3 key changes under the new
Senior or Specialist
Worker visa

On 11 April 2022, applications opened for the UK’s ‘Senior or Specialist Worker’ visa, one of five new immigration routes launched last week under the umbrella of the new Global Business Mobility route. The Senior or Specialist Worker visa has replaced the Intra-Company Transfer (ICT) visa, which closed to new applicants last week.

The Senior or Specialist Worker visa is for senior managers or specialist employees who are being assigned by their overseas employer to a linked UK business. Like its predecessor the ICT visa, a Senior or Specialist Worker visa is designed to allow existing employees of an overseas business to come to or stay in the UK to complete a temporary assignment at their employer’s UK branch.

In order to qualify for a Senior or Specialist Worker visa, you must:

  • Be an existing employee of an organisation that’s been approved by the Home Office as a sponsor.
  • Have a ‘Certificate of Sponsorship’ (CoS) from your employer with information about the work you will do in the UK.
  • Do a job that’s on the list of eligible occupations.
  • Be paid the minimum eligible salary required for your job.

Although many of the key principles remain unchanged from the predecessor ICT route, the rebranded and updated Senior or Specialist Worker visa introduces some key changes that employers and applicants should be aware of. Below, we explore three of the main differences.

New salary requirements

An important change that has been introduced with the new route is a higher minimum salary threshold. To be eligible for a Senior or Specialist Worker route, applicants must be paid at least £42,400 per year or the ‘going rate’ for their occupation, whichever is higher. This has increased compared to the predecessor ICT route, which held a minimum salary requirement of £41,500.

Like the ICT route, different rules remain in place under the new route for ‘high earners’ whose salary in the UK will be £73,900 a year or more. Senior or Specialist Workers earning less than £73,900 a year must have worked for their employer outside the UK for at least 12 months. For those earning £73,900 a year or more, there is no minimum time requirement. High earners are also permitted to stay in the UK for a longer period of time. The maximum total stay allowed for a Senior or Specialist Worker visa is:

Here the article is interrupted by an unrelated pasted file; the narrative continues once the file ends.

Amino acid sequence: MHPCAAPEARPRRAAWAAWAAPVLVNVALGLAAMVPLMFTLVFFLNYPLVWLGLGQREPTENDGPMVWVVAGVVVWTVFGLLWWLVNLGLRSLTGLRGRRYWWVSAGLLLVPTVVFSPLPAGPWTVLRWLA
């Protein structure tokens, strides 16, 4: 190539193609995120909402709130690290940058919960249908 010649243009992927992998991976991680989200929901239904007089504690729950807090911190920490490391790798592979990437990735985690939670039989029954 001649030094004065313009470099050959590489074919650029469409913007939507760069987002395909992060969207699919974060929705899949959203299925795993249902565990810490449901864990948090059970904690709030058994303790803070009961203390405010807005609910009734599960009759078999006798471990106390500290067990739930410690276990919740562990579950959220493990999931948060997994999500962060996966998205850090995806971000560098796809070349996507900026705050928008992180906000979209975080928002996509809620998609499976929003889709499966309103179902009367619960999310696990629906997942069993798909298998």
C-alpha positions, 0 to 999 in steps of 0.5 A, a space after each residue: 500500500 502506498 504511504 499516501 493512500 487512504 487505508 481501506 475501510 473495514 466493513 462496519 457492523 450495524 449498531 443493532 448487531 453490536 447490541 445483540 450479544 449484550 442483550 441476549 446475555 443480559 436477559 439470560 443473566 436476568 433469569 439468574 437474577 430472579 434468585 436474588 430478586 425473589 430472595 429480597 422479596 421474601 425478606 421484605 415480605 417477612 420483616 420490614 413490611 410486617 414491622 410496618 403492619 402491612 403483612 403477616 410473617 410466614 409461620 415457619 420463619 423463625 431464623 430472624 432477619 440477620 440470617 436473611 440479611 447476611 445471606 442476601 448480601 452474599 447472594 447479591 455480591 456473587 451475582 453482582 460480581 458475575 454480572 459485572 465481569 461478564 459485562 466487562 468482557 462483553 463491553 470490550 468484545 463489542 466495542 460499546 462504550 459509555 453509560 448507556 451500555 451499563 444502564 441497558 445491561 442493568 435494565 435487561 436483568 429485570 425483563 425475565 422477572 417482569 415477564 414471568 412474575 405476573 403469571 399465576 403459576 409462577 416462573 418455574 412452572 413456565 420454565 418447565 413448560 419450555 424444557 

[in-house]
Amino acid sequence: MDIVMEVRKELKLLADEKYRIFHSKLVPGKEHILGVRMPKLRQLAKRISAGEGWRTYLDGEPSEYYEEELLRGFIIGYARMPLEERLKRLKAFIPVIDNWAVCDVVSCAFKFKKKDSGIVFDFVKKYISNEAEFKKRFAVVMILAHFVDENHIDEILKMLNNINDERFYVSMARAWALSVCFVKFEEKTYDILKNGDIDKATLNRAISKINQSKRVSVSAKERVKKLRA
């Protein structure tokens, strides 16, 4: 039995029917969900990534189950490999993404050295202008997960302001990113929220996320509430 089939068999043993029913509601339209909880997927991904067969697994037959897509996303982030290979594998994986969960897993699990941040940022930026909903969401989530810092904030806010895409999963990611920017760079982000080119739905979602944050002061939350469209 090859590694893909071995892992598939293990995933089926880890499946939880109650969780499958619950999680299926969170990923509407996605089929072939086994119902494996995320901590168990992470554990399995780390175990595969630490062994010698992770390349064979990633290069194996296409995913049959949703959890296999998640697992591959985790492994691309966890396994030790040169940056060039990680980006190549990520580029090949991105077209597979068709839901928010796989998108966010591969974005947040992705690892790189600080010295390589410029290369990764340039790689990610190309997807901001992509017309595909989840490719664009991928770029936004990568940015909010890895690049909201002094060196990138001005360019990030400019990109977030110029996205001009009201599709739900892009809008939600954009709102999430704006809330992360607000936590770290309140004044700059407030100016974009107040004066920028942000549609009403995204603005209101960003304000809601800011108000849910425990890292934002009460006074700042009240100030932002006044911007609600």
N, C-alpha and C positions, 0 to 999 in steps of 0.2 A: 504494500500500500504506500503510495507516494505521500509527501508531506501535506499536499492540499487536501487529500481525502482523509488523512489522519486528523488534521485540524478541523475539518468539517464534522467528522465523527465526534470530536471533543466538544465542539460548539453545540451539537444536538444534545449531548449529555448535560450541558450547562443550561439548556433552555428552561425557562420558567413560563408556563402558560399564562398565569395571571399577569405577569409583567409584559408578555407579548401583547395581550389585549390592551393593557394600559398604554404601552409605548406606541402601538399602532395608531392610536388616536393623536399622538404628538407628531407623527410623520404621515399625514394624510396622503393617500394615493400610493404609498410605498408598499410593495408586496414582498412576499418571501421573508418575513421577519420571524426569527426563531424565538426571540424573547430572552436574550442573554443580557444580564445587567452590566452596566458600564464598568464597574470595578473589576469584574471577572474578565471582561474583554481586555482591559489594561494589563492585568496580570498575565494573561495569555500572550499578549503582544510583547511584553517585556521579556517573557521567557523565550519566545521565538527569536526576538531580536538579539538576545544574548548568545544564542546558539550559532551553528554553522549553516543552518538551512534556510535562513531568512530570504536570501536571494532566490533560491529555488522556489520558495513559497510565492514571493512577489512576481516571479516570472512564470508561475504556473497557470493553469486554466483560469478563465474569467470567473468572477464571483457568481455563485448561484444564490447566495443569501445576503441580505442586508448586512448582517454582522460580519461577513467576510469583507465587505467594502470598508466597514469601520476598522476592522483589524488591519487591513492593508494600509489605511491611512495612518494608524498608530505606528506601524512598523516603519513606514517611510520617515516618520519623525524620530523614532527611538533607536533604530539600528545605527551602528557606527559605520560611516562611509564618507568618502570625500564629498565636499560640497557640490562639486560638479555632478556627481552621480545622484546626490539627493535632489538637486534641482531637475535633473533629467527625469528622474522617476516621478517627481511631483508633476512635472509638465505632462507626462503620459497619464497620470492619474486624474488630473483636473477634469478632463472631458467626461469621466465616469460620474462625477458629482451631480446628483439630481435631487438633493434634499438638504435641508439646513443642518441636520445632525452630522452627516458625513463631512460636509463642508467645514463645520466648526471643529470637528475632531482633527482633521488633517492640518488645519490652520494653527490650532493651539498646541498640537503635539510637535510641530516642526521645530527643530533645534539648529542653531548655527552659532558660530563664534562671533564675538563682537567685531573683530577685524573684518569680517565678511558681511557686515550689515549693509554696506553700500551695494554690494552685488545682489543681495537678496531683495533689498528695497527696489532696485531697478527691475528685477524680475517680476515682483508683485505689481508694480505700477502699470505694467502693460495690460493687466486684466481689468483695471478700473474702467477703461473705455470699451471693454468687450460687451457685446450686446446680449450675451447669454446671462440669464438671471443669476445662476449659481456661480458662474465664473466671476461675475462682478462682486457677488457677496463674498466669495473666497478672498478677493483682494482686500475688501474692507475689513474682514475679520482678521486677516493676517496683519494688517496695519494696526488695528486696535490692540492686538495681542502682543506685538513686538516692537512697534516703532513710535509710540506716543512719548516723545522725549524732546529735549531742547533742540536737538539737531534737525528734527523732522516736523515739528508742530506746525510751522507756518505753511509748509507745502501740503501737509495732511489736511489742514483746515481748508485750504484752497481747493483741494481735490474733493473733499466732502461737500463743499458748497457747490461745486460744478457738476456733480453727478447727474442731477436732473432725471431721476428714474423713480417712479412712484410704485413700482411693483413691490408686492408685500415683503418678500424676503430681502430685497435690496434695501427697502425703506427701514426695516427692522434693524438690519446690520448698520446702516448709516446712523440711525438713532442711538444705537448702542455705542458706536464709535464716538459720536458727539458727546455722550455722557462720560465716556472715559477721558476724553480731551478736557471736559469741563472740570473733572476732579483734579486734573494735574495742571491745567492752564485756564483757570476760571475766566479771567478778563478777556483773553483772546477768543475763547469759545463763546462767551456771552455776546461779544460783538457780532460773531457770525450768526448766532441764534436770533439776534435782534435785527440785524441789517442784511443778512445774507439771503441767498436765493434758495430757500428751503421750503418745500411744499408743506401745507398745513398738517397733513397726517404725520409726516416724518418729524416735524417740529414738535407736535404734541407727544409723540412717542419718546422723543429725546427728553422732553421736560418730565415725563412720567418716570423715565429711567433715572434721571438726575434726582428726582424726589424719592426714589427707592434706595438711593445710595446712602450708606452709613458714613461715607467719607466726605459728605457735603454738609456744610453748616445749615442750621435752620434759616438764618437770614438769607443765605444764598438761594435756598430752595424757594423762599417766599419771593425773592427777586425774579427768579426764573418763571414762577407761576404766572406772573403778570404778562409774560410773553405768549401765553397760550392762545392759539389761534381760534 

• 5 years in any 6 year period if you’re paid less than £73,900 a year.
  • 9 years in any 10 year period if you’re paid £73,900 a year or more.

Supplementary work is no longer permitted

Under the ICT route, transferees were permitted to undertake other work in addition to their sponsored work. This is known as ‘supplementary employment’. Under the old rules, ICT visa holders could work in a second job up to a maximum of 20 hours per week, as long as the supplementary work was in the same profession and at the same professional level as the worker’s main job detailed on the CoS, or a job on the Shortage Occupation List.

However, the rules surrounding supplementary work have changed with the route’s rebranding, and individuals in the UK on a Senior or Specialist Worker visa are not permitted to work a second job in addition to the role detailed on the CoS, unless a transitional arrangement applies.

Under the transitional arrangements, a worker granted permission as a Senior or Specialist Worker can take supplementary employment only if all of the following are true:

  • The application which led to their current grant was for permission to stay (not entry clearance).
  • The worker was previously granted permission under the Intra-Company routes in place before 11 April 2022.
  • The worker has, since then, continuously had permission as a Senior or Specialist Worker (including any period of overstaying disregarded under paragraph 39E of the Immigration Rules).

In all other cases, Senior or Specialist Workers are not permitted to take supplementary employment.

Some creative sector roles are no longer eligible

Some roles have been removed from the list of eligible occupations for the Global Business Mobility visa, and creative sector jobs below RQF level 6 are no longer eligible for the route (unless a transitional arrangement applies). The following occupation codes have been removed from the list of eligible occupations for this visa:

  • 3411: Artists
  • 3412: Authors, writers and translators
  • 3413: Actors, entertainers and presenters
  • 3414: Dancers and choreographers
  • 3422: Product, clothing and related designers

If you’re already sponsored in one of these occupation codes you can continue working in your job until your visa expires. You can also extend your visa to continue working in the exact same job. If you do not want to continue working in one of the occupations above, you can switch your job if it is on the list of eligible occupations. If your job changes you must apply to update your visa.

Learn more about the new Global Business Mobility routes

Employers wishing to find out more about the UK’s new Global Business Mobility routes and how the changes may impact their business should contact Smith Stone Walters for advice.

To speak to a business immigration expert, please contact us today.

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